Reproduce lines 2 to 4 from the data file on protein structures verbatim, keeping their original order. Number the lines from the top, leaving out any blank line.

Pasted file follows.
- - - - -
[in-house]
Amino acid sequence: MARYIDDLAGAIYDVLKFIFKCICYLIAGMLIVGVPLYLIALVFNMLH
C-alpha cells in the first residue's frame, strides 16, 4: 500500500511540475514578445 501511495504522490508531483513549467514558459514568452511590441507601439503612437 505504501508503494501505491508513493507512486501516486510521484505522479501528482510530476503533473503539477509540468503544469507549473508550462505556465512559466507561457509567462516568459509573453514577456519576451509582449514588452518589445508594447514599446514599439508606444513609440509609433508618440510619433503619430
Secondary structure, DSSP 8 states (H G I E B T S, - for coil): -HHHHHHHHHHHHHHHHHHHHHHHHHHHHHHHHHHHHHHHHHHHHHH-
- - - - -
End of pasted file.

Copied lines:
Amino acid sequence: MARYIDDLAGAIYDVLKFIFKCICYLIAGMLIVGVPLYLIALVFNMLH
C-alpha cells in the first residue's frame, strides 16, 4: 500500500511540475514578445 501511495504522490508531483513549467514558459514568452511590441507601439503612437 505504501508503494501505491508513493507512486501516486510521484505522479501528482510530476503533473503539477509540468503544469507549473508550462505556465512559466507561457509567462516568459509573453514577456519576451509582449514588452518589445508594447514599446514599439508606444513609440509609433508618440510619433503619430
Secondary structure, DSSP 8 states (H G I E B T S, - for coil): -HHHHHHHHHHHHHHHHHHHHHHHHHHHHHHHHHHHHHHHHHHHHHH-